Yet in truth the ramshackle imperial edifice had never been securely based. From the first, when the English began haphazardly planting colonies and setting up trading posts overseas during the sixteenth and seventeenth centuries, the mother country’s sway had been challenged. Settlers, traders, conquerors, dissenters, preachers, trappers, explorers, freebooters, treasure-hunters, lawbreakers and others who ventured abroad were obviously wedded to independence. Moreover they carried its seed with them. At least as warmly as their kith and kin at home, they cherished the ideal of “English liberty.” And they cited natural law, scriptural authority, ancient precedent and modern philosophy (notably that of James Harrington, John Locke and David Hume) in defence of their freedom. They also worked for it, electing assemblies to control the purse strings and to rival the mother of parliaments in London. These “little Westminsters” sought to dominate colonial Governors, who were disparaged as grasping rogues—here a “needy Court-Dangler” or “a hearty, rattling wild young Dog of an officer,” there an “excellent buffoon” or a fellow who had distinguished himself “in the profession of pimping.” Bad government or no government at all—known as “salutary neglect”—the Americans could endure. But after 1765 the conviction that they had become the victims of tyranny overcame their instinctive feelings of loyalty to the old country and its King, dubbed by Tom Paine in his celebrated pamphlet Common Sense, “the Royal Brute of Great Britain.” The Stamp Act, which Boston greeted with flags flown at half mast and muffled peals of bells, was viewed less as a fiscal imposition than as a measure of political oppression. “No taxation without representation” became the rallying cry of Americans determined to enjoy “the rights of Englishmen.” Many at Westminster concurred, among them Chatham, Edmund Burke and Charles James Fox, who appeared in what looked like an American uniform, toasted Washington’s forces as “our army” and spoke of an English victory as “terrible news.” Fox’s quasi-treasonable vehemence reflected his commitment to a “tradition of liberty” which led to “the final undoing of the entire colonial project in America.” Imperium et libertas later became the watchword of British imperialists and the motto of the Primrose League; but as W. E. Gladstone would famously point out, the phrase was a contradiction in terms. In the last resort, liberty was at odds with empire, its ultimate solvent.
There were other reasons for anticipating imperial decline and fall. Like the sunset, it seemed a natural phenomenon. It was part of a process of individual and cosmic decay that had been regarded as inevitable since the fall of Babylon, perhaps since the fall of Adam. Hesiod had even visualised that in the old age of the world babies would be “born with greying temples.” The logic of the process was confirmed by the recurring metaphor of maturity: Francis Bacon, Thomas Hobbes and many others had said colonies were “children” which, as they grew up, might expect to separate from their parent kingdom. In similar vein, the French economist Turgot compared colonies to fruits which detach themselves from a tree when they are ripe, as provinces did from Rome. Both Joseph Addison and James Thomson compared ancient Rome and modern Britain, contrasting their glories with the decadence of contemporary Italy. Empires clearly evolved, vigorous new growth replacing rotten old fabric. What is more, as Bishop Berkeley memorably prophesied, “Westward the Course of Empire takes its way.” It advanced from corrupt Europe to pristine America—where, in a reverse version of the conceit, Thomas Jefferson said that a journey eastward from the frontier to the coast was “equivalent to a survey, in time, of the progress of man from the infancy of creation to the present day.” The idea that progress followed Apollo’s chariot was heard from “Horace to Horace Greeley.” And its transatlantic course was dramatised in a futuristic jeu d’esprit published by Lloyd’s Evening Post in 1774. It was set in 1974 and featured two visitors from “the empire of America” touring the ruins of London. These resembled Piranesi prints of Roman ruins—empty, rubble-strewn streets, a single broken wall where parliament once stood, Whitehall a turnip field, Westminster Abbey a stable, the Inns of Court a pile of stones “possessed by hawks and rooks,” and St. Paul’s, its dome collapsed, open to the sky. The sun had set on British greatness and, thanks to the exodus of merchants, artisans and workers, it had risen over “Imperial America.” After the loss of the thirteen colonies, the British did indeed fear that their Empire, however wide its bounds, was vulnerable to expanding America. They looked with apprehension and fascination at the Great Republic, seeing it as the wave of the future. That astute gossip Horace Walpole pronounced that “The next Augustan Age will dawn the other side of the Atlantic.” Casting “horoscopes of empires” in the manner of Rousseau, he forecast that travellers from the New World would “visit England and give a description of the ruins of St Paul’s.”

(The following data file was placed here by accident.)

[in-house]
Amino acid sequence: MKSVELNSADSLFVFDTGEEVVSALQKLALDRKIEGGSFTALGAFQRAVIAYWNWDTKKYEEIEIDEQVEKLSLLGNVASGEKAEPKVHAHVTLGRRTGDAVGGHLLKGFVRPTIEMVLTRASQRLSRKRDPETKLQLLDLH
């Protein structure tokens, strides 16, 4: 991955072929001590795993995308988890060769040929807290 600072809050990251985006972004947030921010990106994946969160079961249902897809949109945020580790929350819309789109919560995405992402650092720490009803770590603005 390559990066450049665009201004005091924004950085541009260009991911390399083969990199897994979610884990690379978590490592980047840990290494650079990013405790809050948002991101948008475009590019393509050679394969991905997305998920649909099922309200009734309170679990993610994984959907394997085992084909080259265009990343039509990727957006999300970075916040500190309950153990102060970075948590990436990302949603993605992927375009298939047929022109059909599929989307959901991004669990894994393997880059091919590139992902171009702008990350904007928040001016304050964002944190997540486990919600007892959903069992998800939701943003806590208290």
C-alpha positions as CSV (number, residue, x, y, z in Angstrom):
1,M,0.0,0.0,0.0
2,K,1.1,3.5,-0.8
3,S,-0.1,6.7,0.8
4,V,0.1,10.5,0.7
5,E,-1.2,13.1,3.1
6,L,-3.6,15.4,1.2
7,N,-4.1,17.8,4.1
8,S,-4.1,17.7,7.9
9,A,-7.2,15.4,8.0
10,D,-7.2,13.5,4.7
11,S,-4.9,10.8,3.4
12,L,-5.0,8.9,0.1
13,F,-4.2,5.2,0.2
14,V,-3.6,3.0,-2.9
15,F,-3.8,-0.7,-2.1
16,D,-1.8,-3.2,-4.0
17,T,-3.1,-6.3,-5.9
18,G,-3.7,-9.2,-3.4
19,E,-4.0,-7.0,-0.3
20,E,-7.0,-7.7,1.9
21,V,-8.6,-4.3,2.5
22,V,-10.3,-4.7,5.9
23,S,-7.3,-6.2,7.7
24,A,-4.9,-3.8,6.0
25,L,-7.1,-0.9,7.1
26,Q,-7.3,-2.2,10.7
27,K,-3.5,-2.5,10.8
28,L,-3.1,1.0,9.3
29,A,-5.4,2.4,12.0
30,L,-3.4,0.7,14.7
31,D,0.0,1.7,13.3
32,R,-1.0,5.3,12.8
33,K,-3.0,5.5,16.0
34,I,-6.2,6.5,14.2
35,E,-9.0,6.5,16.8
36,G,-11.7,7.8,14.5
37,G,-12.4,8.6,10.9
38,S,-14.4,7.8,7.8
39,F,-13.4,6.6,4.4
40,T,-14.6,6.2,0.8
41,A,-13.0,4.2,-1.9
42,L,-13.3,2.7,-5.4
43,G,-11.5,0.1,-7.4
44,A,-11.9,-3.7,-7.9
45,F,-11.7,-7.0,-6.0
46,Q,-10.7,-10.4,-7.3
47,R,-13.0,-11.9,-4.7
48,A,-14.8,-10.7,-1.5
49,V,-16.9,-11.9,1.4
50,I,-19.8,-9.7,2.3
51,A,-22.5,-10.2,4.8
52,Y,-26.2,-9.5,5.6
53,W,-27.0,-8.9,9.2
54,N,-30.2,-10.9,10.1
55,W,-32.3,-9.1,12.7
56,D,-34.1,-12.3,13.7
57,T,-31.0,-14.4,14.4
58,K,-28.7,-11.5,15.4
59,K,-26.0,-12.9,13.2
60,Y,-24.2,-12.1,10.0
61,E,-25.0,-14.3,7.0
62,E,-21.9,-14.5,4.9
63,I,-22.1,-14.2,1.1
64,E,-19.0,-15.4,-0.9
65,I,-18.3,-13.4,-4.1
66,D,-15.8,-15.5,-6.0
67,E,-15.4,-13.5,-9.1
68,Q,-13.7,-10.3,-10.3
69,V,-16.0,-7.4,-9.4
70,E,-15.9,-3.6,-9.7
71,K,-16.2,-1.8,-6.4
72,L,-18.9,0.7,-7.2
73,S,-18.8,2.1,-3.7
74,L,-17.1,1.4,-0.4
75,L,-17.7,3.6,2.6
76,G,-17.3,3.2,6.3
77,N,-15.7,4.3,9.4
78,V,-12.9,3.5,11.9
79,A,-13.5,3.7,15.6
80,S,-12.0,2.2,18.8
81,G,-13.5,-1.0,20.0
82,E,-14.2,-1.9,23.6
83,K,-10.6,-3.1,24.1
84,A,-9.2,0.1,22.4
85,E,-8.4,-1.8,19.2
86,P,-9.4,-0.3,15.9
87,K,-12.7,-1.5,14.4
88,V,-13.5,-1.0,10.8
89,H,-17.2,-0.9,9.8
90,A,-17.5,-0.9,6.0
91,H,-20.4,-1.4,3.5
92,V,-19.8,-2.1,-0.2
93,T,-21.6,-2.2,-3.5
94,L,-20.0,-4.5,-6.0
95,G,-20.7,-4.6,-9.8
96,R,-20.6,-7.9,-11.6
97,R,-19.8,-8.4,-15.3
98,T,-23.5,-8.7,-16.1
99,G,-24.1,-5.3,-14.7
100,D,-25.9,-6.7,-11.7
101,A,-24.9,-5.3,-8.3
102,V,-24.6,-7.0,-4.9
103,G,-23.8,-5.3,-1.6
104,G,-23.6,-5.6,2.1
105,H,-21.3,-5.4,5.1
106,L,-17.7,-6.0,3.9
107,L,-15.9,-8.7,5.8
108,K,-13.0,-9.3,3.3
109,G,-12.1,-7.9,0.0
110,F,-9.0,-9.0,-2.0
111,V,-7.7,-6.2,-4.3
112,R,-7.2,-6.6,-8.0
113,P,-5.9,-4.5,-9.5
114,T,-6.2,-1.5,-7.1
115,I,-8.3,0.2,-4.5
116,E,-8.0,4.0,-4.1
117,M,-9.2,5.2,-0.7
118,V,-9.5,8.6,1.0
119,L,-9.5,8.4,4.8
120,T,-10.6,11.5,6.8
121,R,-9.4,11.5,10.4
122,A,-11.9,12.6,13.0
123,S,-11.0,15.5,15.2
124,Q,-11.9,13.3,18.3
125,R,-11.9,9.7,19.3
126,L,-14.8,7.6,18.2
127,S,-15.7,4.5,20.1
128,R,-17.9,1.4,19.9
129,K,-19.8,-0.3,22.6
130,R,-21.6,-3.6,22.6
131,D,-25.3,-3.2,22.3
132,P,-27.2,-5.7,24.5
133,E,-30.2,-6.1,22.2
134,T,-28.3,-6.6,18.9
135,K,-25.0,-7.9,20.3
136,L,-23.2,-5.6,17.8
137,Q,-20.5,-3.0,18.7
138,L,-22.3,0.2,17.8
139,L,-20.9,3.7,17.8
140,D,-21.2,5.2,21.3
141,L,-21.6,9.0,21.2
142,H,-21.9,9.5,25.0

From the Hardcover edition.